Last football season, Zach Dillard went in on Gordon Gee, President of Ohio State University, for his outrageous expenditures, revealed in the light of OSU's tattoo scandal that cost several players to miss games and future Buckeyes to become ineligible for postseason play. 

After reading this excerpt, you'll see why Gee was forced to step down.

In an exhaustive look into Ohio State's financial records, the Dayton Daily News uncovered that Gee — the highest-paid university president in the country — has developed a habit of living lavishly, often on the public school's dime. The report cited the 68-year-old Gee for outspending comparable school presidents by a wide margin, putting $7.7 million on the Buckeyes' tab for travel, throwing high-society parties at his university-provided mansion and, of course, bow ties. Lots of bow ties. Sixty-four thousand dollars’ worth of bow ties.

So what defines lack of control: College athletes earning a couple thousand dollars for tangible goods (autographs and personal memorabilia) or a university president spending $7.7 million of a public university's worsening endowment on luxury hotels and limo rides?

When scholarship athletes profit financially, it's an NCAA violation; when a university employee earning nearly $2 million a year expenses $895,000 on parties at his free mansion, it's considered "very, very valuable for the state of Ohio.”

It's hypocritical of Ohio State, and, by association, the NCAA, to call Gee's spending justified, as if standout football players provide zero financial benefit. In the present state of affairs, athletics funds academics at a higher and higher rate – so much so that Gee, during the fallout of the "scandal”, joked he hoped Tressel would not fire him.

This is not to say that Coach Tressel, Terrelle Pryor and the other four players pinpointed in Tattoo-Gate should not be held accountable — rules are rules and lying is lying, gentlemen — but this is why that NCAA rulebook is due for a Fahrenheit 451 moment. This is why athletes should be allowed to profit off their status on the open market, with proceeds going into post-graduation trust funds. Paying college kids cash is not the answer, because they are wont to blow it on, you know, college things. However, would that be any more irresponsible than a grown man expensing a $532 shower curtain?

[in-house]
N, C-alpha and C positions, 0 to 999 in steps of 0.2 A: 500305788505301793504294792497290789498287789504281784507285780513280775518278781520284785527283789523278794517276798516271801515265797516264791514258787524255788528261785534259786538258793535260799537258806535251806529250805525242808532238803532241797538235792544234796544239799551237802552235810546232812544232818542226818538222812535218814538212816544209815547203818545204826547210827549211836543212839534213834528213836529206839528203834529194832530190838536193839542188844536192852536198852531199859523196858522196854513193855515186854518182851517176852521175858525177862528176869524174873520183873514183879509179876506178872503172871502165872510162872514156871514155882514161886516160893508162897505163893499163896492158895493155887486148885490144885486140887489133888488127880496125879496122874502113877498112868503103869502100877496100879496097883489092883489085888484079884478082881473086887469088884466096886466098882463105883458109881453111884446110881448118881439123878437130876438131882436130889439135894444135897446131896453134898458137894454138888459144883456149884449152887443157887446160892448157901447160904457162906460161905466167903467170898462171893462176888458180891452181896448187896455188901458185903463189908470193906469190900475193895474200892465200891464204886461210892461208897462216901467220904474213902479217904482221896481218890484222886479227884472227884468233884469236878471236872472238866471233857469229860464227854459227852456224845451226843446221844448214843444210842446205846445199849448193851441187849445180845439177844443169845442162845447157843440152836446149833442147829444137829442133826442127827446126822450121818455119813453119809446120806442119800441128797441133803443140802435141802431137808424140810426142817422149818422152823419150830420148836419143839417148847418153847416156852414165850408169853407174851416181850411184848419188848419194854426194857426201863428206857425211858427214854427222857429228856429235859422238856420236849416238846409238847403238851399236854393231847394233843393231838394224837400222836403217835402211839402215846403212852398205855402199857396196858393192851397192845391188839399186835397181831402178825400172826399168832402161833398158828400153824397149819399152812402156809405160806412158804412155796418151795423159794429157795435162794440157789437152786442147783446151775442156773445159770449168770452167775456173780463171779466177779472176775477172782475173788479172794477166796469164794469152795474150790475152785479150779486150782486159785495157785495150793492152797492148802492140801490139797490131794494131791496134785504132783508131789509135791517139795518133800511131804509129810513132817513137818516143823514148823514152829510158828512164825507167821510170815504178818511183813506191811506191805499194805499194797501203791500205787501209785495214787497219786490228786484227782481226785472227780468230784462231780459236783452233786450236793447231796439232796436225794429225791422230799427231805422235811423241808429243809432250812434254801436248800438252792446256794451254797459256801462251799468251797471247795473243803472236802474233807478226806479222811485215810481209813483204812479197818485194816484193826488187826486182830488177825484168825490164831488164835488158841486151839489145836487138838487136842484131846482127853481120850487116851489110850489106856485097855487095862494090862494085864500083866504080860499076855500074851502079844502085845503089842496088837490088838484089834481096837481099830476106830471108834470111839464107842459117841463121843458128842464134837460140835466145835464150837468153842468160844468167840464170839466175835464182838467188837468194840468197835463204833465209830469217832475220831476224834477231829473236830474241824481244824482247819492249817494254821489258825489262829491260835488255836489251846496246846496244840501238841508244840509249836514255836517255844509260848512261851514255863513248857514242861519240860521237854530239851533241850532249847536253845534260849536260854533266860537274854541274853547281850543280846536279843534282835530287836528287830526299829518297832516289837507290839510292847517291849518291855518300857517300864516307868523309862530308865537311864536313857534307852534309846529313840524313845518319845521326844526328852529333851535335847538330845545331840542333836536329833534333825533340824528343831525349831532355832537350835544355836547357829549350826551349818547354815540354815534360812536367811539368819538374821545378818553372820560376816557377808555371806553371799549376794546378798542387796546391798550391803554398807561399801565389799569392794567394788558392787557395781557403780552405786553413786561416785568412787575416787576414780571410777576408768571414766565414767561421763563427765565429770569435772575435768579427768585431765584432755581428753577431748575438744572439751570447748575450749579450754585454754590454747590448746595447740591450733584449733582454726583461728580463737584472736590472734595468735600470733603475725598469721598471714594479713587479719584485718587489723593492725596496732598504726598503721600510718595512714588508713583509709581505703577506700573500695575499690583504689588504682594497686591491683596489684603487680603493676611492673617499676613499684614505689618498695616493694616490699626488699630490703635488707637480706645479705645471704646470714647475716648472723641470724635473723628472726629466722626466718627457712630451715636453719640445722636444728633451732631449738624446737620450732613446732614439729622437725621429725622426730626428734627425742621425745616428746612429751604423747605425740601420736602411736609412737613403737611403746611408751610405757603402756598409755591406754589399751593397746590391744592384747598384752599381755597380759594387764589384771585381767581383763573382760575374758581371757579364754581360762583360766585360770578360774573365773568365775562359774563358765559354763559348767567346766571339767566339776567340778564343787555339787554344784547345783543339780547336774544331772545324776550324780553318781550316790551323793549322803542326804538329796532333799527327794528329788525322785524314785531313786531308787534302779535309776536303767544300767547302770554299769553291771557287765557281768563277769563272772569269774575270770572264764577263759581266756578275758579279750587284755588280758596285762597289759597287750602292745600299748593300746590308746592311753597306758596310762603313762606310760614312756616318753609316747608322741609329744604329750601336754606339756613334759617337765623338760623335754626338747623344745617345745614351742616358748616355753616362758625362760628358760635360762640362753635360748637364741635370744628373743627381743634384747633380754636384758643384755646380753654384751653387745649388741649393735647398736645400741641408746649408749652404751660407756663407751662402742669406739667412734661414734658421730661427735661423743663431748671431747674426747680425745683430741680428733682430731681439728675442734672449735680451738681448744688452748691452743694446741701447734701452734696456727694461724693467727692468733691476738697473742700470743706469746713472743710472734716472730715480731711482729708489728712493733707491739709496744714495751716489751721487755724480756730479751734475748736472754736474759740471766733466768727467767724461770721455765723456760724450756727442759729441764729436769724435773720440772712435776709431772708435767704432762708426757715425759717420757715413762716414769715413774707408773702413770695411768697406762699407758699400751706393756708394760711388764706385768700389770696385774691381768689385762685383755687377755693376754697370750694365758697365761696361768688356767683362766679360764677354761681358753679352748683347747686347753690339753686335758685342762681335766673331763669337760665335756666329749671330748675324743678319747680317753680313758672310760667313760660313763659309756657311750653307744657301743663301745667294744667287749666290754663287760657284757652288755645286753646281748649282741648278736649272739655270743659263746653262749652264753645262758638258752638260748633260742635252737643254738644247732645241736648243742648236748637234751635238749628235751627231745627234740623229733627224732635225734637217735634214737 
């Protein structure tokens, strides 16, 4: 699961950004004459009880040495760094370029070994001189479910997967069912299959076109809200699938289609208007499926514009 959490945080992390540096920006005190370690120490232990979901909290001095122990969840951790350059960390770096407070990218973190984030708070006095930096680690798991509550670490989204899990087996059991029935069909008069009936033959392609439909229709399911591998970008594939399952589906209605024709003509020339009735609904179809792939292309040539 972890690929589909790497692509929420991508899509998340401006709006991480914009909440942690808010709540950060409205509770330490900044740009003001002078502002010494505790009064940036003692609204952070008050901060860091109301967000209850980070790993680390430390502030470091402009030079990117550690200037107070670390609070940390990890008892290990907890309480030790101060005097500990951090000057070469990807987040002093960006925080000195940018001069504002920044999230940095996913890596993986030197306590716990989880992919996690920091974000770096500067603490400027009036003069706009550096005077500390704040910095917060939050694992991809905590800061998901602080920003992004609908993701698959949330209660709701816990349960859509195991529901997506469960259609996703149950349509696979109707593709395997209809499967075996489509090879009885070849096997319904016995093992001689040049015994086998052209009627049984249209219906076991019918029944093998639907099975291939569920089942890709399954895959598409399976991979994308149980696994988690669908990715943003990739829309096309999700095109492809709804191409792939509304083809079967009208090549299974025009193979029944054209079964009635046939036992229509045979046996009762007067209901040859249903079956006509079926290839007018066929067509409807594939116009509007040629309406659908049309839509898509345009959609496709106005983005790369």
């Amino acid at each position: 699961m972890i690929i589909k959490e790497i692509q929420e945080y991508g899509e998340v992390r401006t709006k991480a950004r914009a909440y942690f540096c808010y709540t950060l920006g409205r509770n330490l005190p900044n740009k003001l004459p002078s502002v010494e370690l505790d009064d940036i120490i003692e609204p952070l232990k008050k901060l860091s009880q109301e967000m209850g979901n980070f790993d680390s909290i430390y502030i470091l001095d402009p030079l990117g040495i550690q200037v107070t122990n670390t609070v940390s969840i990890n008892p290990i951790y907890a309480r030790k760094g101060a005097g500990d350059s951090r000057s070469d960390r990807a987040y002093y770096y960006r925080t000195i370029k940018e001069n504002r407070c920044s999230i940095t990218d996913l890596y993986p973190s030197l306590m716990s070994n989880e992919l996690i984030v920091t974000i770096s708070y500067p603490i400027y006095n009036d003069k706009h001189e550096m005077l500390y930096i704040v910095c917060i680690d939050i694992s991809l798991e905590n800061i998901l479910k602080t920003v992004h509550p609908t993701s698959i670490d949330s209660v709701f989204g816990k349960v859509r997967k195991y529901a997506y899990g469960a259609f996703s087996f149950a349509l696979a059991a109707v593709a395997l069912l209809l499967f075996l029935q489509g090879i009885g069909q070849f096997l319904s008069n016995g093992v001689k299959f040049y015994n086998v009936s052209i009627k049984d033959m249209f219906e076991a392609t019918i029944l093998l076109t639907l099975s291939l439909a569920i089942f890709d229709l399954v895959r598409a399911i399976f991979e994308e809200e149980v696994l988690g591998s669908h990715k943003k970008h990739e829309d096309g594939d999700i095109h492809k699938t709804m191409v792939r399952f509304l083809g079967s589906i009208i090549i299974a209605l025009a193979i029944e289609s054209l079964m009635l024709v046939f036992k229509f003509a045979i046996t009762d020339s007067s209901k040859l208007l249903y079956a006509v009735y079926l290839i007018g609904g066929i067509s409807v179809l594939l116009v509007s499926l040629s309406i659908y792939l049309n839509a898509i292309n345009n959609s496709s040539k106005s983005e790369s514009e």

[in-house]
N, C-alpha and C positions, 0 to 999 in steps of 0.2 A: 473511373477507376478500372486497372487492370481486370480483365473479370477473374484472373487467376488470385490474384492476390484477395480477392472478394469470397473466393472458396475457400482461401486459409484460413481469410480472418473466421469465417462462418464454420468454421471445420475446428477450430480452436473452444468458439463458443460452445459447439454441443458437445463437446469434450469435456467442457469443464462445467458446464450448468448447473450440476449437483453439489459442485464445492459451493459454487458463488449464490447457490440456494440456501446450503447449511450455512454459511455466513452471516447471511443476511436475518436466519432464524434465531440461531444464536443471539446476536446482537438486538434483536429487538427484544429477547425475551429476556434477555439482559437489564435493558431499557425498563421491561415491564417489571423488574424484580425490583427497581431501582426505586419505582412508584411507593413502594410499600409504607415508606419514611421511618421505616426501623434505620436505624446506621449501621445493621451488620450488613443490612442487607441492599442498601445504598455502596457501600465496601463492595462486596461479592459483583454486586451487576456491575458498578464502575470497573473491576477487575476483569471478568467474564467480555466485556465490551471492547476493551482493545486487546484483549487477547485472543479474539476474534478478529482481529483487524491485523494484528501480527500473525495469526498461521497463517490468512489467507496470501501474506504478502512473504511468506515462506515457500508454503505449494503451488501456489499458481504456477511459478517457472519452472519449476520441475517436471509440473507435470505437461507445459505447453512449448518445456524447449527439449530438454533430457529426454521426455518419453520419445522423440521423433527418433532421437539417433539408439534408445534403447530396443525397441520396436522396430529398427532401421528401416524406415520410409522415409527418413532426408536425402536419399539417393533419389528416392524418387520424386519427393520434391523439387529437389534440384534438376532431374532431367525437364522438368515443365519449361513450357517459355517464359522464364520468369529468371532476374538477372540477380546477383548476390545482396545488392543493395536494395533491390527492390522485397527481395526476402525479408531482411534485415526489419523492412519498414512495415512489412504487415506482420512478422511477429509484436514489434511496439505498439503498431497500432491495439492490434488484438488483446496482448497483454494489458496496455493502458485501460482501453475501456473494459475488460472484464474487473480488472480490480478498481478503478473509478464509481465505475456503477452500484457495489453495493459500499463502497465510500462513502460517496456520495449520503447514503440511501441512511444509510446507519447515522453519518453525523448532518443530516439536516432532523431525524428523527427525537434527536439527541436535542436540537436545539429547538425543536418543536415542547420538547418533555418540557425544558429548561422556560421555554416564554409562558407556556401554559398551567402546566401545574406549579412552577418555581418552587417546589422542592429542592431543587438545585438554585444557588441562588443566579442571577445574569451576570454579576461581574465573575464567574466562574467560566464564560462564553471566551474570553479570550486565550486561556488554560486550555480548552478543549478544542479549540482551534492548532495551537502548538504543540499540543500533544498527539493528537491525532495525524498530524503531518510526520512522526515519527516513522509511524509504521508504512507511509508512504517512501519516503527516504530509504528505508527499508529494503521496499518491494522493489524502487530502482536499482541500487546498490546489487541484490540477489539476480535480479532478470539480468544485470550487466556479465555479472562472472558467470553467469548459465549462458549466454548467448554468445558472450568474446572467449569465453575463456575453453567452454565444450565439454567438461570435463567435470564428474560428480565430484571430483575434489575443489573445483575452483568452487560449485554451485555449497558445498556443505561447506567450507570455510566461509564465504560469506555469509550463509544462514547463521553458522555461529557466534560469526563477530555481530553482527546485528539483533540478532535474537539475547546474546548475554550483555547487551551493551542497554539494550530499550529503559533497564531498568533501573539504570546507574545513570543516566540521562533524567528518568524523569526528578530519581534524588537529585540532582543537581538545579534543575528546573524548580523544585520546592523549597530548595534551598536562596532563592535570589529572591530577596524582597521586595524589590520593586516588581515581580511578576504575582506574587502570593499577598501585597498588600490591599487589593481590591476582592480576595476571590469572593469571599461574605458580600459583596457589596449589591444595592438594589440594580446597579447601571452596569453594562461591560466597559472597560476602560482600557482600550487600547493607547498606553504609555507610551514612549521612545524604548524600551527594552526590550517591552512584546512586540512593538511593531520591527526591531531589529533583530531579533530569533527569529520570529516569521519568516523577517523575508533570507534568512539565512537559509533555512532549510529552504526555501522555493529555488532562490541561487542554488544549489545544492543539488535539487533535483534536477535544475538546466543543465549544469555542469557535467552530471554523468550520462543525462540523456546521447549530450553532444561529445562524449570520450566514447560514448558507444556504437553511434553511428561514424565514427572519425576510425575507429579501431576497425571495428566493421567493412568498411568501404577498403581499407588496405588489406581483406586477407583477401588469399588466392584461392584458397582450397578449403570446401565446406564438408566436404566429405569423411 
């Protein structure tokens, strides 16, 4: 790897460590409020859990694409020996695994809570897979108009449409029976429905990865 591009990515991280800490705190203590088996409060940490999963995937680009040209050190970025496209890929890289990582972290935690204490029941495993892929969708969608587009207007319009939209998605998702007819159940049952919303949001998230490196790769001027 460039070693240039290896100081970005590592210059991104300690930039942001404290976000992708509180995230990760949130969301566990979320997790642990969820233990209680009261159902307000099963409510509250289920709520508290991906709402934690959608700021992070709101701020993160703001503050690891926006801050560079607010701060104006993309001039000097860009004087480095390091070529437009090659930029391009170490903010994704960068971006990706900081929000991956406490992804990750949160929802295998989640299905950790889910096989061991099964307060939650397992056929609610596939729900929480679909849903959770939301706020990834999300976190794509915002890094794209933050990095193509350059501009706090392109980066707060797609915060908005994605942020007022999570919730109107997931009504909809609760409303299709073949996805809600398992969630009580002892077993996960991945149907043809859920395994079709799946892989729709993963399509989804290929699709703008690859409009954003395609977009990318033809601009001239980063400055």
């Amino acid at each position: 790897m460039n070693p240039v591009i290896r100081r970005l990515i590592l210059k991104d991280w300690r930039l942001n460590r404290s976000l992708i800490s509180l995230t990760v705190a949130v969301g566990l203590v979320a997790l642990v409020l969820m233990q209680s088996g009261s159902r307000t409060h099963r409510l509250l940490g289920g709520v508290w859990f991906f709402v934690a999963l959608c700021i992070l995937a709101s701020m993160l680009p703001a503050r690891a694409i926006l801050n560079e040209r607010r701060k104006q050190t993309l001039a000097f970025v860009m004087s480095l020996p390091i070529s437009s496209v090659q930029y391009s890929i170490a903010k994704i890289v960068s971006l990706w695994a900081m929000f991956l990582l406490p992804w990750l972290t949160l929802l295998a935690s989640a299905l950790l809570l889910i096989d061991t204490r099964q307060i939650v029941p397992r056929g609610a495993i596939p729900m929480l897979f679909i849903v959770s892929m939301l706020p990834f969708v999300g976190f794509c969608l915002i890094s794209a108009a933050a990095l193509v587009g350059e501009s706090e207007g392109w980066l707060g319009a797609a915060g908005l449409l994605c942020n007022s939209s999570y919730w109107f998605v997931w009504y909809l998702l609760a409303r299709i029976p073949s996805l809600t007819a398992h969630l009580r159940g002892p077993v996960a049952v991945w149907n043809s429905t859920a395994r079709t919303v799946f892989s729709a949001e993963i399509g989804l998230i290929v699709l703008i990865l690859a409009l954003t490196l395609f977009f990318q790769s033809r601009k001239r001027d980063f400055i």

After spending some time "reflecting" on vacation, Gee has decided his actions are "entirely inappropriate" and do not reflect the University. He's absolutely right, but he isn't talking about any of the actions listed above. This dude is resigning because he made some bad jokes in public, saying he couldn't trust Catholics and that people from the South are dumb. WOAH!!

Hold up. Those are lame comments that have existed since the dawn of religion and since people figured out how to work a compass. The only thing offensive about those kind of jokes is that he has the audacity to call them jokes. It's tough to tell whether America's politically correct culture is what forced him out or whether there is something more nefarious going on behind the scenes (obviously, I'm kidding, because surely there can't be anything else going on behind the scenes, right? RIGHT?!).

Anyway, college sports should take this one for what it's worth, even though it's a pretty weak reason to resign as a college president, all things considered. Gee represented the hypocrisy that could soon devour the NCAA, which is now without one of it's most influential cronies.